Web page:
During her journey to the North, Lyra later finds herself aboard an even more formidable vehicle, the Noorderlicht, a huge Gyptian ship. A third of the upper deck was built as a greenscreen set piece to shoot plates with the actors. Wider shots utilized a CG ship built within Maya using reference from blueprints and the basic previsualization model. Textures were created from hundreds of photographs of the set piece. The ship was then populated with motion-captured sailors, along with their CG daemons. To show the ship at sea, I filmed water plates from a helicopter, with a real boat of similar proportions providing accurate wash, Rowe explains. Back at Cinesite, we integrated the CG ship precisely in the wash from the real ship. Since the actual vessel did not have a paddle, we also wrote Houdini simulations to generate procedural ocean surface. Finally, we created realistic undulation on the ships sails and rigging using Syflex and custom tools.

Cityscapes and Arctic Panoramas

The creation of the vehicles logically led to generating the environments, which they had to appear in. Indeed, Cinesite completed most of the digital matte paintings in the movie, a task supervised by David Early. Senior VFX Supervisor Michael Fink recalls, For the Arctic sequences (Svalbard and Bolvanger), I went to the actual Svalbard, Norway, along with Eric Pascarelli, to shoot and film thousands of stills and hours of digital tape of ice, rocks and glaciers. These were used to build the look of Bolvanger, Svalbard, and to some extent the Gyptians encampment. The environments were 3D with projected textures from the location photography and from matte paintings. The same approach was used for Lyras London.

To create the London shots, stills and footage were captured from a helicopter over the city. Baked lighting passes containing radiosity and occlusion were used as a basis for the paintings. Then, Cinesites pipeline used depth mattes to combine multiple projections onto 3D geometry.

To create Bolvanger, the Arctic location where the final showdown takes place, the action was filmed in a large greenscreen set covered with artificial snow. Cinesite ended up building a fully 3D environment.

A similar approach was employed to create Bolvanger, the Arctic location where the final showdown takes place. The action was filmed in a large green screen set covered with artificial snow. We had so many shots to create that we ended up building a fully 3D environment, Johnson says. We created CG snow, with the mountains modeled as polygons and rendered as subdivision surfaces through a proprietary PRMan pipeline. Matte painted textures were then projected onto the geometry. Some of the epic battle scenes are almost entirely computer generated, with digi-doubles, daemons, the dirigible, the balloon, witches and arrows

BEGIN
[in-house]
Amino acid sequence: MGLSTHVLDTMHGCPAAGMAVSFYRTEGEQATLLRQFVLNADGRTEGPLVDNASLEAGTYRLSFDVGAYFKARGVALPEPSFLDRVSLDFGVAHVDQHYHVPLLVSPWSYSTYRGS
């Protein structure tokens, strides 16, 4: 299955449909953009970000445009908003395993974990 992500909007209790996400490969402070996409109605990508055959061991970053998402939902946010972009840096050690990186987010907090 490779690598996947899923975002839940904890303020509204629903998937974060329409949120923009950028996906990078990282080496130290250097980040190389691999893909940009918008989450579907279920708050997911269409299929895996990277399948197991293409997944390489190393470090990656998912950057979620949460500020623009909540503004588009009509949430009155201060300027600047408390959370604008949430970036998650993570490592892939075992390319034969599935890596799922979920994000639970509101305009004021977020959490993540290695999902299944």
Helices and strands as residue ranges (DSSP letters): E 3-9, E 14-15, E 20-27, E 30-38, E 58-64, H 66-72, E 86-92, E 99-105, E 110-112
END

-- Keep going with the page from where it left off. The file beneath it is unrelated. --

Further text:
Global illumination was used on the environment throughout. We created some tools that used the point-based color-bleeding in PRMan 13 to simulate radiosity on some of the vehicles and environments, CG Supervisor Thrain Shadbolt adds. This was normally baked to a point cloud. We employed a simple sub-scatter shader technique for digi-doubles, such as the witches, as they were designed to be viewed at a distance. Creatures used a fur-specific sub-scatter approach for backlighting. The majority of our shots were then composited using Shake.

Taming Polar Bears

While Cinesite was busy crafting digital environments, Framestore CFC was tackling its most challenging character animation project to date. FCFC had created many talking characters, furry creatures and digital environments before, but the polar bear characters required all these complex elements to work together in hundreds of shots, says VFX Supervisor Ben Morris. Plus, Chris Weitz and Mike Fink had made it clear that the two main bears, Iorek and Ragnar, were leading co-stars of the film. If the audience didnt buy these characters, the movie would fail

With the creation of the polar bears, Framestore CFC tackled its most challenging character animation project to date. These characters required complex elements to work together in hundreds of shots.